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Publication numberUS5547791 A
Publication typeGrant
Application numberUS 08/347,132
Publication dateAug 20, 1996
Filing dateNov 23, 1994
Priority dateNov 26, 1993
Fee statusPaid
Also published asDE69416094D1, DE69416094T2, EP0656566A1, EP0656566B1
Publication number08347132, 347132, US 5547791 A, US 5547791A, US-A-5547791, US5547791 A, US5547791A
InventorsKozo Ishio, Tetsuo Murayama
Original AssigneeMitsubishi Chemical Corporation
Export CitationBiBTeX, EndNote, RefMan
External Links: USPTO, USPTO Assignment, Espacenet
Containing arylamine hydrozone compound
US 5547791 A
Abstract
An electrophotographic photoreceptor of the present invention comprises on a conductive support a photosensitive layer containing an arylamine hydrazone compound which has --O--A substituent on aryl moiety. The electrophotographic photoreceptor of the present invention exhibits a very high sensitivity and a lowering in residual potential. It is excellent in durability.
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Claims(11)
What is claimed is:
1. An electrophotographic photoreceptor comprising on a conductive support a photosensitive layer containing an arylamine hydrazone compound represented by the general formula (I): ##STR37## in which, A represents a group of the general formula (II), (III) or (IV): ##STR38## Q represents a group of the general formula (V): ##STR39## n is 0 or an integer equal to or more than 1; X represents an optionally substituted alkylene group;
Ar represents an optionally substituted aryl group or an optionally substituted heterocyclic group;
B, D and E each represents a benzene ring optionally substituted with at least one substituent;
R1, R2, R3, R5, R6, R7, R8 and R9 each represents a hydrogen atom, an optionally substituted alkyl group, an optionally substituted aryl group or an optionally substituted heterocyclic group, provided that when n is equal to or more than 2, each R1 in each structural unit may be identical or different each other and the same is true case of R2 ;
R4 represents an optionally substituted alkyl group, an optionally substituted aryl group, an optionally substituted heterocyclic group or an optionally substituted aralkyl group;
R10 and R11 each represents an optionally substituted aryl group, an optionally substituted heterocyclic group, an optionally substituted alkyl group, an optionally substituted aralkyl group or allyl group, provided that R10 and R11 may be bonded directly or by means of a linking group.
2. The electrophotographic photoreceptor according to claim 1, wherein the compound of the general formula (I) is represented by the general formula (I'): ##STR40##
3. The electrophotographic photoreceptor according to claim 1 or 2, wherein the compound of the general formula (I) is represented by the general formula (I"): ##STR41##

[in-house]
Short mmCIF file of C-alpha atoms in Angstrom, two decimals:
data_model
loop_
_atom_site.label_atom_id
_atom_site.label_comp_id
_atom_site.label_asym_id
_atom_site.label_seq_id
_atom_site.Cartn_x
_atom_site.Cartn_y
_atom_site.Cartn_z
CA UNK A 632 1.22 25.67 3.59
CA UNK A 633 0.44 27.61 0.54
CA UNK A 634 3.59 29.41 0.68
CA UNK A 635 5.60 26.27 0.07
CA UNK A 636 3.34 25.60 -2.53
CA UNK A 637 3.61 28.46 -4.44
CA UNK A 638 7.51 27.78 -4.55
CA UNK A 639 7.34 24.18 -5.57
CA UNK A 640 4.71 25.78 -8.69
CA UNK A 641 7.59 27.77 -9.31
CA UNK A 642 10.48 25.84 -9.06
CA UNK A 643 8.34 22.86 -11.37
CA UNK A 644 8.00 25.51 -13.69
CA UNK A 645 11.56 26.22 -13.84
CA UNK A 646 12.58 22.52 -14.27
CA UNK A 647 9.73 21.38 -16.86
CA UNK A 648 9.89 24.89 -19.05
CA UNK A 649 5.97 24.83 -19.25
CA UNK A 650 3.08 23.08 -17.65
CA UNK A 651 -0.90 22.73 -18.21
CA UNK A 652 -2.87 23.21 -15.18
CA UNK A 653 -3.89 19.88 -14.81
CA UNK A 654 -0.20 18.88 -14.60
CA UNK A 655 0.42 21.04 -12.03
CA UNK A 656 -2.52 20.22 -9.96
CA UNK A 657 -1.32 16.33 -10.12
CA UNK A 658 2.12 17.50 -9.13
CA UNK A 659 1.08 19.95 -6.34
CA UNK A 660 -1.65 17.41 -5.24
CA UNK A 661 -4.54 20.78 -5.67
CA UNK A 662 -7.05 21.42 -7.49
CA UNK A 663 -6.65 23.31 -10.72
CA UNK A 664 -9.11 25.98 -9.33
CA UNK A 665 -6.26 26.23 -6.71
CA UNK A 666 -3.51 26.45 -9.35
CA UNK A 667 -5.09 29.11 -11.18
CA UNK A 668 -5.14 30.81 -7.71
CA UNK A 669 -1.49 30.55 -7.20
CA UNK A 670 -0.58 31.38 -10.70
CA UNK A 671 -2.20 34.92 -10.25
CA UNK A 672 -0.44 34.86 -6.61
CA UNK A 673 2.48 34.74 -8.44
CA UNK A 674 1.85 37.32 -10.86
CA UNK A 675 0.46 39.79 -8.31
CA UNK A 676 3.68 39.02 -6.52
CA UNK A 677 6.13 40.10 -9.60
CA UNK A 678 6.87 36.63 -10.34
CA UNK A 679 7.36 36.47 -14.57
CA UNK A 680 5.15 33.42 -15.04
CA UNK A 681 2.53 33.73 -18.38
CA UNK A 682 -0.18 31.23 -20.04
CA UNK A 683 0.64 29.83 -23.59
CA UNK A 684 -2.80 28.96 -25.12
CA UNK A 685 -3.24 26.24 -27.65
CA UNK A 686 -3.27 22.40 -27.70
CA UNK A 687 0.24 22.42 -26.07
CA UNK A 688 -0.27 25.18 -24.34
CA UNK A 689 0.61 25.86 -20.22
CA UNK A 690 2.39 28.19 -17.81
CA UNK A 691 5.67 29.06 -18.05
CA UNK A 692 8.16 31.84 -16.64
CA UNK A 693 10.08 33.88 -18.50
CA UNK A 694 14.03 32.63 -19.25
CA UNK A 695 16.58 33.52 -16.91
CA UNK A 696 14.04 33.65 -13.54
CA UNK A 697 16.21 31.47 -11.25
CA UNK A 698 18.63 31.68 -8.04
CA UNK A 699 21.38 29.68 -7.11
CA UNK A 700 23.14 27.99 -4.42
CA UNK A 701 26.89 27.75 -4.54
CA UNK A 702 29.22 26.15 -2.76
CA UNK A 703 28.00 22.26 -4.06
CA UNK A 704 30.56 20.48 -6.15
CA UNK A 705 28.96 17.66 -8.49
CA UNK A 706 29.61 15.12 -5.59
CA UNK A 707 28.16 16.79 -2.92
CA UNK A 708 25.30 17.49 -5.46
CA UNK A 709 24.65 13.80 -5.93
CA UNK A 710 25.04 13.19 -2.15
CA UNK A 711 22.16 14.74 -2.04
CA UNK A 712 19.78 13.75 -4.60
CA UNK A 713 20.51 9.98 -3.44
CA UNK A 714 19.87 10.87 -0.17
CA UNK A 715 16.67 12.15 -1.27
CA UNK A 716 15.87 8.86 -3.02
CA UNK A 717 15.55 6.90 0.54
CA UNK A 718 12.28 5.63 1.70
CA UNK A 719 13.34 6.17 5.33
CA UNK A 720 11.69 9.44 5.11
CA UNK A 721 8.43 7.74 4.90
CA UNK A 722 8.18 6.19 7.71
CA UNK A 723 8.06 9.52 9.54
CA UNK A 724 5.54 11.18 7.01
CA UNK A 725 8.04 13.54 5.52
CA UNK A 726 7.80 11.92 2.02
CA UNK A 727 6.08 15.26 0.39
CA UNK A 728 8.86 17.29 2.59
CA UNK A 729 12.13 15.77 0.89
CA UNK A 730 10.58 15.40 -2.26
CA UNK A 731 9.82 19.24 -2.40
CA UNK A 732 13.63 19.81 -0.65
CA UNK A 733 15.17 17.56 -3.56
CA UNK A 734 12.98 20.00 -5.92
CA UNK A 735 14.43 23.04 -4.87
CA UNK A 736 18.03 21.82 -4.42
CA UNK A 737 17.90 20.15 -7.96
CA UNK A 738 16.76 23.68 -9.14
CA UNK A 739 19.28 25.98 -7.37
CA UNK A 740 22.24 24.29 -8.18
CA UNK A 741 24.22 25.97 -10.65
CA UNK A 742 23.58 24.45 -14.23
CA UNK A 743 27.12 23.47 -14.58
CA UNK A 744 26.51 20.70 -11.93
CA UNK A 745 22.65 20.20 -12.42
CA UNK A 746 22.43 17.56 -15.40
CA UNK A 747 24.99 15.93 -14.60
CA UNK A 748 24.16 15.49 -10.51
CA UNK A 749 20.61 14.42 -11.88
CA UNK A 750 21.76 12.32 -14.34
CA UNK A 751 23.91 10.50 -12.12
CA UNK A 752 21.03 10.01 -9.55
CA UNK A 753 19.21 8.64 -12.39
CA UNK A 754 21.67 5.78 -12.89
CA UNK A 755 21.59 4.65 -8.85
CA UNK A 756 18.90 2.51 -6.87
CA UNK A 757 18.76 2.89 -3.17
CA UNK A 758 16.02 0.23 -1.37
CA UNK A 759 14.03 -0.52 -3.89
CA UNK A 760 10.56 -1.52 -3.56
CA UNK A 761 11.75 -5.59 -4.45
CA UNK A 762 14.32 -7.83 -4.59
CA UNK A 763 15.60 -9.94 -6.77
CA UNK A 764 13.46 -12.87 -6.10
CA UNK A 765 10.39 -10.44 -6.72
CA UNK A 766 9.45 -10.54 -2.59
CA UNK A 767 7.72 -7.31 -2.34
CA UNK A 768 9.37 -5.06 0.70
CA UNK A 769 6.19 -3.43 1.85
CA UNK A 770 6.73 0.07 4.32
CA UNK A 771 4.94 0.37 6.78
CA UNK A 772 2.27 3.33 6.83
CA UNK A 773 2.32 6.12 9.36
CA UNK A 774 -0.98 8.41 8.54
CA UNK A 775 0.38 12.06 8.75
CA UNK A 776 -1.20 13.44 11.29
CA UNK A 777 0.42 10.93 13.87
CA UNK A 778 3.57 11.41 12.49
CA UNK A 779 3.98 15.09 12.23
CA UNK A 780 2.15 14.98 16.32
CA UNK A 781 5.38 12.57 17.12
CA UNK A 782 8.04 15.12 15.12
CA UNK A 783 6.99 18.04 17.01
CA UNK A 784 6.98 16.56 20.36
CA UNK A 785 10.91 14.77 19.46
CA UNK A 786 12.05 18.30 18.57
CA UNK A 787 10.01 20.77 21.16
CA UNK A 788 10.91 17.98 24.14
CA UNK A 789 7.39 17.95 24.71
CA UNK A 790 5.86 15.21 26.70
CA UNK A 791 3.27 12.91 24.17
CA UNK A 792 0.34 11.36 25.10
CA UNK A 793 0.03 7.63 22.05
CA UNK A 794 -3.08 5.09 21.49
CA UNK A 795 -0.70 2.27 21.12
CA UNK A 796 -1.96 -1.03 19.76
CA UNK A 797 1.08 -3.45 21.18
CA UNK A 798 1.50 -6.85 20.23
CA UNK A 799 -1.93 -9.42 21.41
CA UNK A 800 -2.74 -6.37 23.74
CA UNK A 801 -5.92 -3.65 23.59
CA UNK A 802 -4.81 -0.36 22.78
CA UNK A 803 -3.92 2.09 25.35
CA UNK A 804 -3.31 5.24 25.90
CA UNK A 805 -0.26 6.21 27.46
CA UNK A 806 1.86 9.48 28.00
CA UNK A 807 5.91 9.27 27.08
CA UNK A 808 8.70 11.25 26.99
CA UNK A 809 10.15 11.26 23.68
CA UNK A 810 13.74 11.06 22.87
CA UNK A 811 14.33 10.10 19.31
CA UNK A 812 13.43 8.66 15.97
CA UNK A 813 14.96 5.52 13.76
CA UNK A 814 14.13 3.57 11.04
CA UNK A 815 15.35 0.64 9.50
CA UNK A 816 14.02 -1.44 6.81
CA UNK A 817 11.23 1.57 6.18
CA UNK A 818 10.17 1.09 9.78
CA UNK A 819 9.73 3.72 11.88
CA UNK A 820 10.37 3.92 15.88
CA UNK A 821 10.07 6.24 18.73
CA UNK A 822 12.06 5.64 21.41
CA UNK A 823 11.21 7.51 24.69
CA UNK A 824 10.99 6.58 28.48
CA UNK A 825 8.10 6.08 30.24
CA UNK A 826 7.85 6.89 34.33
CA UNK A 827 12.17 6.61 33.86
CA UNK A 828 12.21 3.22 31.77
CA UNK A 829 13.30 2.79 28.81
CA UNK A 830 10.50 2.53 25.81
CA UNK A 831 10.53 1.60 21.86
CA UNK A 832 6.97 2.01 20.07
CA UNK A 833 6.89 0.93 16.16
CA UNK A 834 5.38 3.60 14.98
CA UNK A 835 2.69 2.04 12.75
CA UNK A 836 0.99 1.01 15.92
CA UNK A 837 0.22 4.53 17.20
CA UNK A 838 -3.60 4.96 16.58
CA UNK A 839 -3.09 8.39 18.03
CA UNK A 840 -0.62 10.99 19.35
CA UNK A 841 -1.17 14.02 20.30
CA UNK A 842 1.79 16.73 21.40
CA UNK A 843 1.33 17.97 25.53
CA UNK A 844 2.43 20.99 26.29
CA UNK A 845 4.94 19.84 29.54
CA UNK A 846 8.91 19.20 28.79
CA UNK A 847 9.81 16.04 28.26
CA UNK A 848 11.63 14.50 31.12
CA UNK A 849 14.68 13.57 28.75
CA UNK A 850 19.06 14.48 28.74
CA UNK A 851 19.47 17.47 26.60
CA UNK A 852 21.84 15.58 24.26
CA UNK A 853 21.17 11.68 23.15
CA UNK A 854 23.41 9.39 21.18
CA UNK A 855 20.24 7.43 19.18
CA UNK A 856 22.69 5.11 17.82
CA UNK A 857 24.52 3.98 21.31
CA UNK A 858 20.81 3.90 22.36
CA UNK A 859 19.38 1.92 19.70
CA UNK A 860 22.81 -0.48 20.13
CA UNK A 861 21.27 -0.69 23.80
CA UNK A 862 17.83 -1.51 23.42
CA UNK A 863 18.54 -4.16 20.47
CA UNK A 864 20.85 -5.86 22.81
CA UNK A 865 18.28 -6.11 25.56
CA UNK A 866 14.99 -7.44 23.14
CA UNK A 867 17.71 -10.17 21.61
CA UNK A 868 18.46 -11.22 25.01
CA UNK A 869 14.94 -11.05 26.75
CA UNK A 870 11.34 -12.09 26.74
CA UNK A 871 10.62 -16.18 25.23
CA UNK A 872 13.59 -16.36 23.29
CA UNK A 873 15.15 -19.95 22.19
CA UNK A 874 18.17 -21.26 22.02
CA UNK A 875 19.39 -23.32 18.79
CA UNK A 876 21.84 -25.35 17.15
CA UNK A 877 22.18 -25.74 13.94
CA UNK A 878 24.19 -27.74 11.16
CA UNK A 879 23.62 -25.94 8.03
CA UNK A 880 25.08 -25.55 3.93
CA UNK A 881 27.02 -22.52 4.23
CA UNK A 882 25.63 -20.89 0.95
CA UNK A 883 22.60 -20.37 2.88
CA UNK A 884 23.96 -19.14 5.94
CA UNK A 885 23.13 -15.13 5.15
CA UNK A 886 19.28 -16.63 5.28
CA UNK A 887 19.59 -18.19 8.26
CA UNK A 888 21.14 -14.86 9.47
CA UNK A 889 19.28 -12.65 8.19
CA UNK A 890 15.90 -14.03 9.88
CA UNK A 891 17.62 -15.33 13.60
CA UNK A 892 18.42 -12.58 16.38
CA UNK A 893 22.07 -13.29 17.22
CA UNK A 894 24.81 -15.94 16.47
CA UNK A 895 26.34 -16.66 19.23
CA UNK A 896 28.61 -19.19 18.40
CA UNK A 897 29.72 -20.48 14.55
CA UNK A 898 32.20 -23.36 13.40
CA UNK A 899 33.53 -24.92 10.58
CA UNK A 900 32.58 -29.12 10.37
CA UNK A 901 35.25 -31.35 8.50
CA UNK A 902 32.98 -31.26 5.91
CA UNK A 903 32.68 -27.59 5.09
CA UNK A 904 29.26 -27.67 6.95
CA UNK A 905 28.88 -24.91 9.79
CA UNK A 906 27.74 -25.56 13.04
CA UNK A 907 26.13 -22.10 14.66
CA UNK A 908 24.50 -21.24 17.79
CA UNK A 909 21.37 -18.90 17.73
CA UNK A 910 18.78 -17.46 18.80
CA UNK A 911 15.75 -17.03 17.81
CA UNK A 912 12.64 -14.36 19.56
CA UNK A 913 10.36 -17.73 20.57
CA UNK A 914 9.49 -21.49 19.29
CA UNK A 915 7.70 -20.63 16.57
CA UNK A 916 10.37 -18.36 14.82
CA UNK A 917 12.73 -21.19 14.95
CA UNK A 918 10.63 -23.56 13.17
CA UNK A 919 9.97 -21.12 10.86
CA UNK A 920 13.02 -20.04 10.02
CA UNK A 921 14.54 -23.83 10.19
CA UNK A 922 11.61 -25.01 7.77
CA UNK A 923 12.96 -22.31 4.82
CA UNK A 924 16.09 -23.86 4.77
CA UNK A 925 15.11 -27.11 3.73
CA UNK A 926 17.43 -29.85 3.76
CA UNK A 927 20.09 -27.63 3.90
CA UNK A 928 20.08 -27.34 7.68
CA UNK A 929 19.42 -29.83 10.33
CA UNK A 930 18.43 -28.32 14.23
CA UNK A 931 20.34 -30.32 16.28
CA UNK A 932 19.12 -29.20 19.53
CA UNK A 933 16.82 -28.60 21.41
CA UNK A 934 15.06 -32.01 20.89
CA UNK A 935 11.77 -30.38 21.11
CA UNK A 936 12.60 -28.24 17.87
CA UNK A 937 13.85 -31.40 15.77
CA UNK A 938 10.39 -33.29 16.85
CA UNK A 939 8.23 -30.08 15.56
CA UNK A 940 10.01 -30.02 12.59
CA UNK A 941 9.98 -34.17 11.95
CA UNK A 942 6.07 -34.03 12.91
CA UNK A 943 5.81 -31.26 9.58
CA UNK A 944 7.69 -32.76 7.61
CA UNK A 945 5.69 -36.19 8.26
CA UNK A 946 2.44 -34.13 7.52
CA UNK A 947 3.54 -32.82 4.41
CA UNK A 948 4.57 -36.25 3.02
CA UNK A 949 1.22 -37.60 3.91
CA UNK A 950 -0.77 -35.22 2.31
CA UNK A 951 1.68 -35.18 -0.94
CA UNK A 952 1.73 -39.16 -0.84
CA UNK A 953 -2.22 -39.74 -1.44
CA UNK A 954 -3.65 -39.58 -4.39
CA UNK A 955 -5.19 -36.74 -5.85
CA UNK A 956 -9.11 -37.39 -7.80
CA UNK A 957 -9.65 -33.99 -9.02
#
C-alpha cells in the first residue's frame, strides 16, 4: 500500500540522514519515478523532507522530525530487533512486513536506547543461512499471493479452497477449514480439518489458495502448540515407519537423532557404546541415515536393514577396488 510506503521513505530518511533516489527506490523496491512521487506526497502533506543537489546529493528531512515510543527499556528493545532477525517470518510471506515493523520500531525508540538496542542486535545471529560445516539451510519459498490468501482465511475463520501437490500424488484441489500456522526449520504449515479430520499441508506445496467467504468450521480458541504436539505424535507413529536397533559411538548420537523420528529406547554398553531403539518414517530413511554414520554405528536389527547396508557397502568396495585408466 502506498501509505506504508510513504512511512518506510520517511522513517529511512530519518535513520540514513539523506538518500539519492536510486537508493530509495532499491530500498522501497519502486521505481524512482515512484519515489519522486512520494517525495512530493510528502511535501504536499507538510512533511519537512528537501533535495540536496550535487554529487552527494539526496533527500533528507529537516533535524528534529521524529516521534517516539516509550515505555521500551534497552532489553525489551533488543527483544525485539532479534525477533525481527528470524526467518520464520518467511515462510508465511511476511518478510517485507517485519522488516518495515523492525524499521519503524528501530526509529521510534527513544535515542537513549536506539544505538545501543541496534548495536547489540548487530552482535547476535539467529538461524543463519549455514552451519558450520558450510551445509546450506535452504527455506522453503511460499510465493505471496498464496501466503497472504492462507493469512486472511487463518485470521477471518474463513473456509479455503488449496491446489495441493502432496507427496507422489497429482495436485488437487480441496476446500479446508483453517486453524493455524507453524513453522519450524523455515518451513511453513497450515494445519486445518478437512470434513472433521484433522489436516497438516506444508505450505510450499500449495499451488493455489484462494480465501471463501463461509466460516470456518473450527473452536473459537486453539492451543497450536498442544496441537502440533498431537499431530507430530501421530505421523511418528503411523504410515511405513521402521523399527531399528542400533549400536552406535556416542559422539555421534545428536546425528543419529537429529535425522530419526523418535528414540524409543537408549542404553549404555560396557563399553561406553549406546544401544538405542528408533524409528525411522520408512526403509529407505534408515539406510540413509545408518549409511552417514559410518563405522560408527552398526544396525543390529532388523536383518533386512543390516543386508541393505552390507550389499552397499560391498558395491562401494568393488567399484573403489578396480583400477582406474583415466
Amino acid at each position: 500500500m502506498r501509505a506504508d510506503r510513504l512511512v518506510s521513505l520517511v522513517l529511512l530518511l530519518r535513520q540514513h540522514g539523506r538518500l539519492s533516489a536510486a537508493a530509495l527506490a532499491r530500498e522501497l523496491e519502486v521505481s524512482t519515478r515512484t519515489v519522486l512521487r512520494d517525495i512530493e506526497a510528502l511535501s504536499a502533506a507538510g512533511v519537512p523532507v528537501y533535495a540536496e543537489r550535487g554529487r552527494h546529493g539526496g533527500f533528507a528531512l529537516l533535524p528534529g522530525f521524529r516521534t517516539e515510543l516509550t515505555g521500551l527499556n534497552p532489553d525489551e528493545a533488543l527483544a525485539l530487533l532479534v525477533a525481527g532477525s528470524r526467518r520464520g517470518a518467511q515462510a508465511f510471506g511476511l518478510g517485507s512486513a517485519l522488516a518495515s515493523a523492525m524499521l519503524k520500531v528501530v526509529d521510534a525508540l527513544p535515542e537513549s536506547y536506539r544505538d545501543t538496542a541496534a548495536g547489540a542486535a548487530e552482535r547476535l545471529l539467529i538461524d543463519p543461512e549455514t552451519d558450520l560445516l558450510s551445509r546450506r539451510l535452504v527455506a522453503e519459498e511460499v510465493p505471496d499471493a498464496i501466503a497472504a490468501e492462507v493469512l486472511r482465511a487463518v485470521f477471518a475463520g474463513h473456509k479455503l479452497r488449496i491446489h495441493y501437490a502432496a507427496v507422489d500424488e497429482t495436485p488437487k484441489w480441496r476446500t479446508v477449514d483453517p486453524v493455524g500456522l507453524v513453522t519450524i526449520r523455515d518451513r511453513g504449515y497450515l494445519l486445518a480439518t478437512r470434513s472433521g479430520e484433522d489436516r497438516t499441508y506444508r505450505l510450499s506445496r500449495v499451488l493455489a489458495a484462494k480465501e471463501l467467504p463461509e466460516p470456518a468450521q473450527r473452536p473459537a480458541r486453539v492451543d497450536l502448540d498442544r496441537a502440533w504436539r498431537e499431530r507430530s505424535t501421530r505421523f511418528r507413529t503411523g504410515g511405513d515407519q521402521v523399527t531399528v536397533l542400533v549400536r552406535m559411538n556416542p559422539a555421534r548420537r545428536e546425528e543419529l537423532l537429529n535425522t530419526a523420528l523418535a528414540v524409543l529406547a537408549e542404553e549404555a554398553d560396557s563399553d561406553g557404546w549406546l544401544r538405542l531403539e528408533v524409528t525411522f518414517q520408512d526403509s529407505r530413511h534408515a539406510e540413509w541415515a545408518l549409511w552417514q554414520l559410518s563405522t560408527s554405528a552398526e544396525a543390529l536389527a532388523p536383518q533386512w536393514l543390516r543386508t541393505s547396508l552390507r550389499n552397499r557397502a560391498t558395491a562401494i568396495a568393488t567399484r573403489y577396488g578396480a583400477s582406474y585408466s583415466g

4. The electrophotographic photoreceptor according to anyone of claims 1 to 3, wherein the substituent A in the general formula (I) is represented by the general formula (II).
5. The electrophotographic photoreceptor according to anyone of claims 1 to 3, wherein the substituent A in the general formula (I) is represented by the general formula (IV).
6. The electrophotographic photoreceptor according to anyone of claims 1 to 3, wherein the substituent A in the general formula (I) is represented by the general formula (III).
7. The electrophotographic photoreceptor according to anyone of claims 1 to 3, wherein the substituent Q in the general formula (I) is represented by the structural formula: ##STR42##
8. The electrophotographic photoreceptor according to anyone of claim 1 to 3, wherein the number n in the general formula (I) is 0, 1 or 2.
9. The electrophotographic photoreceptor according to claim 1, characterized in that a photosensitive layer thereof consists of a charge generate layer and at least a charge transport layer, said arylamine hydrazone compound of the general formula (I) being contained in said charge transport layer.
10. The electrophotographic photoreceptor according to claim 9, characterized in that said charge transport layer contains a binder.
11. The electrophotographic photoreceptor according to claim 9, characterized in that said charge generation layer contains a metal-free phthalocyanine or a metallic phthalocyanine.
Description
FIELD OF THE INVENTION

The present invention relates to an electrophotographic photoreceptor. More specifically, it relates to a high sensitive electrophotographic photoreceptor having a photosensitive layer which contains an organic photoconductive material.

PRIOR ART